UK Too Slow

Ghost of OBC

Well-known member
yes, but tighter tables usually favors odds favorites so the end results were kind of weird. i guess one constant is always the old adage "they're both playing on the same table".. but it's unfair to the players as a collective, who have practiced on one kind of pocket size, which often is an investment..
Usually there are other wagers in sport than w/l. Likewise what sjm said.
 

jbart65

Well-known member
I don't think it's entirely chance when not one of the Fargo Top 50 reaches the last day of a Matchroom major. I predict this won't happen again in the next five years in a Matchroom major.

I'd compare this occurrence, in terms of probability, to none of the teams found in the final AP rankings (meaning Top 25) reaching the semis in the NCAA basketball tournament.
Perhaps. But there is a much bigger gap between the top 25 ranked college basketball teams and the next 25 relative to pool.

As you‘ve pointed out a number of times, the world talent pool in billiards is deeper than ever. We saw that here.

That said, there were a lot of flukes in the UK Open that led to the final. Very odd tourney indeed.
 

sjm

Older and Wiser
Silver Member
Perhaps. But there is a much bigger gap between the top 25 ranked college basketball teams and the next 25 relative to pool.

As you‘ve pointed out a number of times, the world talent pool in billiards is deeper than ever. We saw that here.

That said, there were a lot of flukes in the UK Open that led to the final. Very odd tourney indeed.
Yes, well said. I think our views on this matter are fairly similar.
 

maha

from way back when
Silver Member
just like evolution, those that can adapt to changes go on. those that don't lose out.
 

Badpenguin

Well-known member
I don't think it's entirely chance when not one of the Fargo Top 50 reaches the last day of a Matchroom major. I predict this won't happen again in the next five years in a Matchroom major.
Just curious, why would you think it won't happen again?
 

Scrunge19

Registered
I read someone else in another thread, saying the a champion archer (marksman?) didn't care how big the bullseye was. Dead center is dead center on any board. I liked this analogy with reference to tighter pockets.
That analogy doesn’t exactly apply though as in archery, the only objective is to shoot at a target from a static position. A closer comparison would be if they had to shoot at that same size bullseye while on the run to their next target.
 

Flakeandrun

Well-known member
That analogy doesn’t exactly apply though as in archery, the only objective is to shoot at a target from a static position. A closer comparison would be if they had to shoot at that same size bullseye while on the run to their next target.
Yeah, I agree. I actually think the quote was about shooting, which would fit more appropriately.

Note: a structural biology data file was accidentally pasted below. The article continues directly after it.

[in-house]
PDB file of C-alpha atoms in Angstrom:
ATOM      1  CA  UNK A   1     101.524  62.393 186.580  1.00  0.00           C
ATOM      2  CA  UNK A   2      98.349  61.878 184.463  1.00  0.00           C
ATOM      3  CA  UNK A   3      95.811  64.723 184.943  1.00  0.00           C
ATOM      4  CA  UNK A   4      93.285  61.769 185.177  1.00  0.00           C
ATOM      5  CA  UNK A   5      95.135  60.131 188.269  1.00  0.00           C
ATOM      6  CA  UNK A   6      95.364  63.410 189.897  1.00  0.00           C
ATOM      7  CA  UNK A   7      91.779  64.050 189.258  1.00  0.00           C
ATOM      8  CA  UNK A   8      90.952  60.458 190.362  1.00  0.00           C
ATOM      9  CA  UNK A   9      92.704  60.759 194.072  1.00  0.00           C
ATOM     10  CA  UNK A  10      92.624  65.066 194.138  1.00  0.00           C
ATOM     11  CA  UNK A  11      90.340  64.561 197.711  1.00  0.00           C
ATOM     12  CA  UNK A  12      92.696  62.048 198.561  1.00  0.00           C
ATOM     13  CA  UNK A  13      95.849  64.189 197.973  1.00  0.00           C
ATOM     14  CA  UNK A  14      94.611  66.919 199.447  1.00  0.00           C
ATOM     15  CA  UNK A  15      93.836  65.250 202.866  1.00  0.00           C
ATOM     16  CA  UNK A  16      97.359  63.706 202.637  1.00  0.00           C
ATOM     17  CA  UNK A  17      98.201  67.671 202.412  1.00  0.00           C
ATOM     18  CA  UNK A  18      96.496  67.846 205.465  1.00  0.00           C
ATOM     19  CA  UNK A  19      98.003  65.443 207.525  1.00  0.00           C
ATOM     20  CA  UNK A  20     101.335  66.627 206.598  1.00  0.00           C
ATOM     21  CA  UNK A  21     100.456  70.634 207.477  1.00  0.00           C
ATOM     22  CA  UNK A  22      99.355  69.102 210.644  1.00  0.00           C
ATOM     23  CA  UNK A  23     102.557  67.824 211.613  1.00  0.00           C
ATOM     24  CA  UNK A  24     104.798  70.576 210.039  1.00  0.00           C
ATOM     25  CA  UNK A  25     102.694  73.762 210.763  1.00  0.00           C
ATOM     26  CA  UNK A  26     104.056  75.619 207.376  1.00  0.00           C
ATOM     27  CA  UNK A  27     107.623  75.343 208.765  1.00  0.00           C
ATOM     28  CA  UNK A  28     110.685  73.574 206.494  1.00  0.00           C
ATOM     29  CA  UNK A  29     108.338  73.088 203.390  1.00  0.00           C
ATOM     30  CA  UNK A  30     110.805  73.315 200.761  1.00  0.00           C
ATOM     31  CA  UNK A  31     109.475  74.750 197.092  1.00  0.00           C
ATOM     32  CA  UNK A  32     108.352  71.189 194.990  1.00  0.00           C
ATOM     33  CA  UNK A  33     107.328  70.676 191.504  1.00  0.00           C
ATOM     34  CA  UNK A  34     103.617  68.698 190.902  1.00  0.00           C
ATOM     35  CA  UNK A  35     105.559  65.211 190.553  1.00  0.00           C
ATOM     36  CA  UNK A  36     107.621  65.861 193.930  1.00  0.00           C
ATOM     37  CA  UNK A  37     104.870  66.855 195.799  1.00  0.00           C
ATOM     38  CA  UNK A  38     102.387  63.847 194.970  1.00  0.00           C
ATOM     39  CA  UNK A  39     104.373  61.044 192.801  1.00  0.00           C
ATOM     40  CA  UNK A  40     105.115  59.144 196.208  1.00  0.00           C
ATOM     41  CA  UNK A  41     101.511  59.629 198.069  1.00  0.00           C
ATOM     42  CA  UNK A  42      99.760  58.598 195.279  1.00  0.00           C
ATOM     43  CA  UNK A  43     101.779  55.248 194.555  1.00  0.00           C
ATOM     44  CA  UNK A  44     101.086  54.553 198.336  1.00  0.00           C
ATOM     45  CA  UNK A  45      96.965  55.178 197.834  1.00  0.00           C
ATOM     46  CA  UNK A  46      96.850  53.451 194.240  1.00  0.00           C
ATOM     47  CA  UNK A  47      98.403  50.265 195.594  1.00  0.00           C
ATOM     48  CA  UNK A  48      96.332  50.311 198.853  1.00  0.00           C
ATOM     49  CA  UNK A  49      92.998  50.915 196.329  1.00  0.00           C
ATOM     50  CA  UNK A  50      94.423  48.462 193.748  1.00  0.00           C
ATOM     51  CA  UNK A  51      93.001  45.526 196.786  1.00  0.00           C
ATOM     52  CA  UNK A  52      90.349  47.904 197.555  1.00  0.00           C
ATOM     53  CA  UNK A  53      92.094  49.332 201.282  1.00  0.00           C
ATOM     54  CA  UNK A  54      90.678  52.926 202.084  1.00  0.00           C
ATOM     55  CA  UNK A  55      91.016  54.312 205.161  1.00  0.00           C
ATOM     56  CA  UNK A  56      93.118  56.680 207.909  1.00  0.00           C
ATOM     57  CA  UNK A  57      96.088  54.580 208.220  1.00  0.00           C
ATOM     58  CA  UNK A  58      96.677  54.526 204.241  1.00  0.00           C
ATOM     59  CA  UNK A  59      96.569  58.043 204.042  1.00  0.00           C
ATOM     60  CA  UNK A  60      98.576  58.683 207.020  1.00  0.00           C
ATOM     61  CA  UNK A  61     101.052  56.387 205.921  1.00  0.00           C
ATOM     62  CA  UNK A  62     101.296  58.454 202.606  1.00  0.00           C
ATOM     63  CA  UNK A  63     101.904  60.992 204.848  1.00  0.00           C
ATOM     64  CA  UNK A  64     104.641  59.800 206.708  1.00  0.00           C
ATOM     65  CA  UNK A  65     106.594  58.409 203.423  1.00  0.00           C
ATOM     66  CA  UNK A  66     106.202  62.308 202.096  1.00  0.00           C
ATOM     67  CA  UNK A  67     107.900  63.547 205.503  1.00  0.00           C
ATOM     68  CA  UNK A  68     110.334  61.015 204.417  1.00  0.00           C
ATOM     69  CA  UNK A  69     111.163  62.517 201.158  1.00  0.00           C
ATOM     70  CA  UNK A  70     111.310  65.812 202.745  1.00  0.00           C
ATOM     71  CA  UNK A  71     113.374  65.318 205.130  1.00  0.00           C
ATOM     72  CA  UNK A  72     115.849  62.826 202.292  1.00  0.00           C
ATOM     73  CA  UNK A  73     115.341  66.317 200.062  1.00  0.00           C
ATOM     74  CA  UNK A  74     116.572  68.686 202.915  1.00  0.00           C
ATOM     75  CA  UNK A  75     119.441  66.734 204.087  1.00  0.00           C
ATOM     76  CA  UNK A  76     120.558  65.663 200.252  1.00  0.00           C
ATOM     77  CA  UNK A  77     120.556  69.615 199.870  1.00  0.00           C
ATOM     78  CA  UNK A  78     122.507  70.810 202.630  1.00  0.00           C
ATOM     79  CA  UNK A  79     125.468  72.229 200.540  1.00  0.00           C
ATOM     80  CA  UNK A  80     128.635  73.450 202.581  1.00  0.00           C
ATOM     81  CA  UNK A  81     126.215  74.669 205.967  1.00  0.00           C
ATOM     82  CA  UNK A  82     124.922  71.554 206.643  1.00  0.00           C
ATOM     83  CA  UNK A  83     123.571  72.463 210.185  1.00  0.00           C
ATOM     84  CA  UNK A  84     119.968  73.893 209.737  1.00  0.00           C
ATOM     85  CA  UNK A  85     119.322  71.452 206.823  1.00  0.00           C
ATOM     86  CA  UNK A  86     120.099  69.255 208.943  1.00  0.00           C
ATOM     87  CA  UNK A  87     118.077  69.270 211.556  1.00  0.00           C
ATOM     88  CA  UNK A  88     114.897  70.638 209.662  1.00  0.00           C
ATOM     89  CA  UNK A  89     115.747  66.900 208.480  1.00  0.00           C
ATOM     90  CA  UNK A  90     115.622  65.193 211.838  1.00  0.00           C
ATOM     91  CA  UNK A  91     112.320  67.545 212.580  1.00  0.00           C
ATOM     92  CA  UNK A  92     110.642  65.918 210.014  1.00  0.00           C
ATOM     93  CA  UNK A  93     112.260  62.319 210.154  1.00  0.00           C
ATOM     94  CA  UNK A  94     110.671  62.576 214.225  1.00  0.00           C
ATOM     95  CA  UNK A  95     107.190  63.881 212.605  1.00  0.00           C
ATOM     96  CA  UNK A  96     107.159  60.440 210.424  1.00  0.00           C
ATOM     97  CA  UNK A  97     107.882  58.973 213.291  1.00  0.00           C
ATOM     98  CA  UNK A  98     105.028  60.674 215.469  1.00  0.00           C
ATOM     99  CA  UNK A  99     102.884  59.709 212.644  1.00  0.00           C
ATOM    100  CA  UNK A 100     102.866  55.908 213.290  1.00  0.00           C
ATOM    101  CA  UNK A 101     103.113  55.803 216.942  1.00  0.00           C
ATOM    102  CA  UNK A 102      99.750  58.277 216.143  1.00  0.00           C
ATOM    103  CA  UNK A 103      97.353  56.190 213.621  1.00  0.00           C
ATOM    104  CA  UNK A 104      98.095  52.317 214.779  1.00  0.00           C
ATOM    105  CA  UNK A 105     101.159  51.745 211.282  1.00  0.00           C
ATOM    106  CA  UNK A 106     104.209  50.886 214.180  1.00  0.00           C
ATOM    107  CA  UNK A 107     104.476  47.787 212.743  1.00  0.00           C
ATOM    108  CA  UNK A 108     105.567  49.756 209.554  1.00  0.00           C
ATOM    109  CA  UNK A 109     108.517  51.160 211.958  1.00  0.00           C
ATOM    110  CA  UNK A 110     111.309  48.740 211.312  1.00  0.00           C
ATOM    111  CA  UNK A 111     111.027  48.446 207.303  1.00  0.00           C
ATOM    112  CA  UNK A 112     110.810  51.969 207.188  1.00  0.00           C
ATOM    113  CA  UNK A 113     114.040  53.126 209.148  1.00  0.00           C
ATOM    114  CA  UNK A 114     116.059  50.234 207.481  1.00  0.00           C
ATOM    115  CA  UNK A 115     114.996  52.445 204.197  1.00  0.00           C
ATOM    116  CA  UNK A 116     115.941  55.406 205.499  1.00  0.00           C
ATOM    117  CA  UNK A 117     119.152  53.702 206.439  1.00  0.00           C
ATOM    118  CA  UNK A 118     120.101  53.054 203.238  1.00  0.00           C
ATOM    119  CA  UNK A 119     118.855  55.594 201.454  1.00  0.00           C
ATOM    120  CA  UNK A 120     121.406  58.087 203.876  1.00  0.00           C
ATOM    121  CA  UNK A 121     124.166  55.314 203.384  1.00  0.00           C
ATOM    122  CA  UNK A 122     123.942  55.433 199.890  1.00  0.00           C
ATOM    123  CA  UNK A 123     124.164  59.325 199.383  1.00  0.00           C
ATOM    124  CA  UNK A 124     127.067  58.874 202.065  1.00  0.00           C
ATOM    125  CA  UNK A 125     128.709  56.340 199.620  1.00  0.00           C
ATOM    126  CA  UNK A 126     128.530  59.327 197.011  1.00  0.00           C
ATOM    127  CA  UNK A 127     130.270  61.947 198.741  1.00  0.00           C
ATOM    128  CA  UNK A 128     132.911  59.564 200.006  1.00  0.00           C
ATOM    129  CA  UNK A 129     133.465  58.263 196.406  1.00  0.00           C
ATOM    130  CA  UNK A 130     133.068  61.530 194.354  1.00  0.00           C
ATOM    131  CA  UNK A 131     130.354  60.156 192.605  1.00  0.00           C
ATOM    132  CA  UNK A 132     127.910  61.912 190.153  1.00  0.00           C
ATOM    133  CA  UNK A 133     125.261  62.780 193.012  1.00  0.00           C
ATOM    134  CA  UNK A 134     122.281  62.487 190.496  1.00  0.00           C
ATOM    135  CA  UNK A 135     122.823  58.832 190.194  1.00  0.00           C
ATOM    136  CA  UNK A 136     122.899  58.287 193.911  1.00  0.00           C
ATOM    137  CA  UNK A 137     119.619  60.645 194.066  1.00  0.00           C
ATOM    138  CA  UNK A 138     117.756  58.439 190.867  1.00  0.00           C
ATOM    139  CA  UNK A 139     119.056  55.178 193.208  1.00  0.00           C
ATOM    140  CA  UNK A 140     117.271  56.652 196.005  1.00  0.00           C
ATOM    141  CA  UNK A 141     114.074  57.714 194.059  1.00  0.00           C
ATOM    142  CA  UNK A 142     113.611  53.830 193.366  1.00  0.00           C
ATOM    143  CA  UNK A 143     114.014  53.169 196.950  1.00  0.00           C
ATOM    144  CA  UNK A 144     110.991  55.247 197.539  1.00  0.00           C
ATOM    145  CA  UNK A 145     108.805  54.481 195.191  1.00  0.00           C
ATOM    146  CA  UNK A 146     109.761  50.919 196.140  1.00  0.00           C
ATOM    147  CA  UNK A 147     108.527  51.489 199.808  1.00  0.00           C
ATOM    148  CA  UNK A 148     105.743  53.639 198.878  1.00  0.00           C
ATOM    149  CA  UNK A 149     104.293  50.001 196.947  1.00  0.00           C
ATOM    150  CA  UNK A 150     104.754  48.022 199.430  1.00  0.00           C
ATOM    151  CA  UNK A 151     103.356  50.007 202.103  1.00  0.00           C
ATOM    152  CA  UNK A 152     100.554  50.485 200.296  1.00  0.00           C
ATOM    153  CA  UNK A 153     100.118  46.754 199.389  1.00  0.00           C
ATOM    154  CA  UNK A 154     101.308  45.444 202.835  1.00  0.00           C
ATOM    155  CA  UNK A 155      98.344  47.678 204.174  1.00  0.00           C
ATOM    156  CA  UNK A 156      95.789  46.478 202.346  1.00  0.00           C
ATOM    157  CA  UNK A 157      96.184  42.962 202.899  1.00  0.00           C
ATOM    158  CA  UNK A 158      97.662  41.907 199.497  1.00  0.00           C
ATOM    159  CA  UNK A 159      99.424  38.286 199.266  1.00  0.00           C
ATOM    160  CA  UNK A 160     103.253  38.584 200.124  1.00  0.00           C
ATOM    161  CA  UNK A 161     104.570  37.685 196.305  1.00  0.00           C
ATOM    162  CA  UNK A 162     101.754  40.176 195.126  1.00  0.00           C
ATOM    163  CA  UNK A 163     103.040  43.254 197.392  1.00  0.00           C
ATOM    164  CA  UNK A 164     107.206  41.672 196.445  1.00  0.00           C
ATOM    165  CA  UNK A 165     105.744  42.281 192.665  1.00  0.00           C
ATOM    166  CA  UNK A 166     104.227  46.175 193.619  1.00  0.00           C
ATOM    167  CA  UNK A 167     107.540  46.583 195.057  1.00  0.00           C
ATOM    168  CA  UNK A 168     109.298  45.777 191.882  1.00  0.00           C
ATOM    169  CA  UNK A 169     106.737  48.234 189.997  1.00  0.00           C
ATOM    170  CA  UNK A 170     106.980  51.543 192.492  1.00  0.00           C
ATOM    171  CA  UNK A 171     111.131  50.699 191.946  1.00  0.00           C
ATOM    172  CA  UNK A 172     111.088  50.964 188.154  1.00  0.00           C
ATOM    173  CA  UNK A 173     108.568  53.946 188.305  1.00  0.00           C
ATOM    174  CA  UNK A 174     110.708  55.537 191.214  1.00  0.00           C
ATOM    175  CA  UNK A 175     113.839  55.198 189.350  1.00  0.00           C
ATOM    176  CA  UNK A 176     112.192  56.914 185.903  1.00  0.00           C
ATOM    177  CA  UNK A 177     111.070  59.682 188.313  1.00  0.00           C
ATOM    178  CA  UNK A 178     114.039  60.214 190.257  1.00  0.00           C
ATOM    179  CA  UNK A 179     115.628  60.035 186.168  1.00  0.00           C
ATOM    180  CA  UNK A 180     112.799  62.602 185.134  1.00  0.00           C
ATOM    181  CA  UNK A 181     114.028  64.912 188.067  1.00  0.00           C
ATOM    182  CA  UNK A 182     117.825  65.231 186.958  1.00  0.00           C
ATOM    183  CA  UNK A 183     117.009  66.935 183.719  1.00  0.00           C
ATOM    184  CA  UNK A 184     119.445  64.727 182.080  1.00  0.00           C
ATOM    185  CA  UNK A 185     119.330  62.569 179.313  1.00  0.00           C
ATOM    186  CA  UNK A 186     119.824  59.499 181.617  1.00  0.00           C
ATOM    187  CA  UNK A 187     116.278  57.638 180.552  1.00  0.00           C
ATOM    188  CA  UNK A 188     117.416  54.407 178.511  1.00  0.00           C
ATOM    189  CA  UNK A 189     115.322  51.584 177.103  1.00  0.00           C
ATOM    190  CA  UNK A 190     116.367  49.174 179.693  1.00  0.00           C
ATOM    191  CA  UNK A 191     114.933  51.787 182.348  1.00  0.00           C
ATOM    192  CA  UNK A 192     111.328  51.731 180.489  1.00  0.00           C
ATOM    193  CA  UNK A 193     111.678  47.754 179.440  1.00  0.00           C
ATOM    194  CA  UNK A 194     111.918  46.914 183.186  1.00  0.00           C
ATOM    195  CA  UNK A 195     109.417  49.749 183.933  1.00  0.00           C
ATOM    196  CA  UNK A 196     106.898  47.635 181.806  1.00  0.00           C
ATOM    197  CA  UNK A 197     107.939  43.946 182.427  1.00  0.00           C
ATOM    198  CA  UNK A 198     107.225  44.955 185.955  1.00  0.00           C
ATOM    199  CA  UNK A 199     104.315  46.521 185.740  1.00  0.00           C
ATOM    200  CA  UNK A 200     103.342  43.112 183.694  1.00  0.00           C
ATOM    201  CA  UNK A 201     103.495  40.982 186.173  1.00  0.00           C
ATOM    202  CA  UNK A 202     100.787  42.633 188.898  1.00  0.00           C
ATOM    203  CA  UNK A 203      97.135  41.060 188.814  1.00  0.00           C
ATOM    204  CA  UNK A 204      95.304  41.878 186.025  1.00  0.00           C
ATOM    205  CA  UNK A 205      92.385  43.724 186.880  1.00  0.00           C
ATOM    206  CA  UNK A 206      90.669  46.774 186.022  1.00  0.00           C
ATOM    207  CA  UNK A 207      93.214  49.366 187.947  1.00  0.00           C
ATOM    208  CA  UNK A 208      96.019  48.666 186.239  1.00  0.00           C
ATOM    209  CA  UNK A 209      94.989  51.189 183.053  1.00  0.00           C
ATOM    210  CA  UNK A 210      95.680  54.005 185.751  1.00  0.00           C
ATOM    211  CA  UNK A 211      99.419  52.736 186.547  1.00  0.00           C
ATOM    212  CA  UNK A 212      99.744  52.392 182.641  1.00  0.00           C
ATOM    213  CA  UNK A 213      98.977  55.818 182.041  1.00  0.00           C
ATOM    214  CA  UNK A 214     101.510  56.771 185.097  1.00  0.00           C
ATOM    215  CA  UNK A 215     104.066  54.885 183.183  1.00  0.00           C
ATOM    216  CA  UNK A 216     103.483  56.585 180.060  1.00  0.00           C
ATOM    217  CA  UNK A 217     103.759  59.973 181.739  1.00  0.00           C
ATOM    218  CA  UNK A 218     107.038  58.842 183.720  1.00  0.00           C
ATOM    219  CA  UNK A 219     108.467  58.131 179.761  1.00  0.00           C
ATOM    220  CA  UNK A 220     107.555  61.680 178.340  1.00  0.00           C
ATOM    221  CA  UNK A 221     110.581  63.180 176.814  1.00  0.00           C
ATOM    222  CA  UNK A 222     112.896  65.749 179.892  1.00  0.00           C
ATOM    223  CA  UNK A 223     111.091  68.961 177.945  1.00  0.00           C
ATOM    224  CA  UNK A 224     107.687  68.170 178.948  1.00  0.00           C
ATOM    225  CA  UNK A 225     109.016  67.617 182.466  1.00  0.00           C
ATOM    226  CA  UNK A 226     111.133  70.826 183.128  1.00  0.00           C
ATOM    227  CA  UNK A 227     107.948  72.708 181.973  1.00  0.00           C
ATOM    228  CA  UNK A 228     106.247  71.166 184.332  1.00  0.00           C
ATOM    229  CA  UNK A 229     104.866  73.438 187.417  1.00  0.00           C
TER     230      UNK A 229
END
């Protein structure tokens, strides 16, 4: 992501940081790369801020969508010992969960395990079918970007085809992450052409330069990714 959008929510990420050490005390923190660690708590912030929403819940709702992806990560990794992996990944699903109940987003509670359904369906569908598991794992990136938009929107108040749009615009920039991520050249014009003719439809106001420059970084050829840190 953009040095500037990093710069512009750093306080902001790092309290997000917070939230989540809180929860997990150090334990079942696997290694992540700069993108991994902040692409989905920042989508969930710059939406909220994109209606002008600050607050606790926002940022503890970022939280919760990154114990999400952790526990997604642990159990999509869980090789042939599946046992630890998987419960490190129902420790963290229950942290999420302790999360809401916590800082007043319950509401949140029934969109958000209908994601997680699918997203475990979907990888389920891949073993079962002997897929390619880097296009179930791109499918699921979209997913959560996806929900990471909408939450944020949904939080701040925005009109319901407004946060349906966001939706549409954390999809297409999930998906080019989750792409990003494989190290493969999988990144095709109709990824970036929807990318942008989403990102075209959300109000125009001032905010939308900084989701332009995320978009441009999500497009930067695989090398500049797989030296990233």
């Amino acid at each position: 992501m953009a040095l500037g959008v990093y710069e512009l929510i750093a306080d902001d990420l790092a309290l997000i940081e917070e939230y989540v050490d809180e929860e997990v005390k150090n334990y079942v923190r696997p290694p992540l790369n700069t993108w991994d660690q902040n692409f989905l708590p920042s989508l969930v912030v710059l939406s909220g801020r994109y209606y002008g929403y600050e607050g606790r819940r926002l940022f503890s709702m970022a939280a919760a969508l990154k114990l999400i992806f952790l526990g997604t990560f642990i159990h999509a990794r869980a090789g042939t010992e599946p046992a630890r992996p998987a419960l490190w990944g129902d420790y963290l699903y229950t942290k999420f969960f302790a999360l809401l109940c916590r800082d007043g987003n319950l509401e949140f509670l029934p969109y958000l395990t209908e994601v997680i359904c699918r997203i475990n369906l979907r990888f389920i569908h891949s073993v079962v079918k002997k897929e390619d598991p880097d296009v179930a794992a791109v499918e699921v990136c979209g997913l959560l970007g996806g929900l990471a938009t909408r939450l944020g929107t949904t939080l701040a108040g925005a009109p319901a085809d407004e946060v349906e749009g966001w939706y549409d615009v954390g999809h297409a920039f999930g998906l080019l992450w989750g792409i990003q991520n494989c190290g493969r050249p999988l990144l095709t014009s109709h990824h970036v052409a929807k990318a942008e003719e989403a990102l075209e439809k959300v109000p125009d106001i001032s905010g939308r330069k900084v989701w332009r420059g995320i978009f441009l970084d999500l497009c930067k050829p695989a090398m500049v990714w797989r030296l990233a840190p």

sjm

Older and Wiser
Silver Member
Just curious, why would you think it won't happen again?
I'd guess it's only one chance in fifty in a 256-player Matchroom major event for everyone in the Fargo Top 50 to fail to reach Day 6. Matchroom player contracts have ensured fields of the highest possible quality in the Matchroom majors.

Traditionally, few are up to the enormous challenge of winning match after match. Inclusive of the final match in Stage 1 needed to qualify for Stage 2, a player needs to win five matches in a row against very elite competition to reach the semifinals. It's a very tall order for all but the most elite.

Still, it can and will happen every now and then. There are about five Matchroom majors a year, so my sense of things is that this will happen about once every ten years. It's only a guess and maybe I am wrong.
 

skogstokig

AzB Silver Member
Silver Member
I really don't agree with this. Crazy tight pockets alter the skills needed to win, and they ensure the weaker players many more trips to the table.

It is a myth that tight pockets necessarily favor the straightest shooters. Obviously, being a straight shooter is part of the winning formula, and it is occasionally enough, but it is not usually enough. Superior pattern play, defense and kicking are far more important on these super-tight tables than on looser tables, while the break, as At Large's statistics evidence, is less important.

The pockets at the UK Open made some very fine players look flawed, and, in my opinion, doesn't make professional pool an easier sell to the masses. Obviously, Matchroom feels otherwise, and I'll respect their judgment.

i haven't watched enough pro 9-ball on sub-4" pockets to form such a comprehensive opinion. just this one tournament, that i can remember. but wouldn't better players have that superior pattern play, defense and kicking?

either way, to me the MR events last year were for the most part great and i don't understand the reason to change pocket size. the most needed change is a shot clock all through the event.
 

sjm

Older and Wiser
Silver Member
i haven't watched enough pro 9-ball on sub-4" pockets to form such a comprehensive opinion. just this one tournament, that i can remember. but wouldn't better players have that superior pattern play, defense and kicking?
On average, yes, but even at the top level, there are some big differences, and more than a few of the elite were, until the toughening of the break and the tightening of the pockets, able to win with lesser tactical skills because they broke and ran so often that tactical sequences were few and far between.

As Filler noted when interviewed during the UK Open, there is much more safety play in Matchroom events than ever before. AtLarge stats back that up, indicating that at least one safety was played in 55% of the racks on the stream table. That amount of defense is unheard of at the most elite level.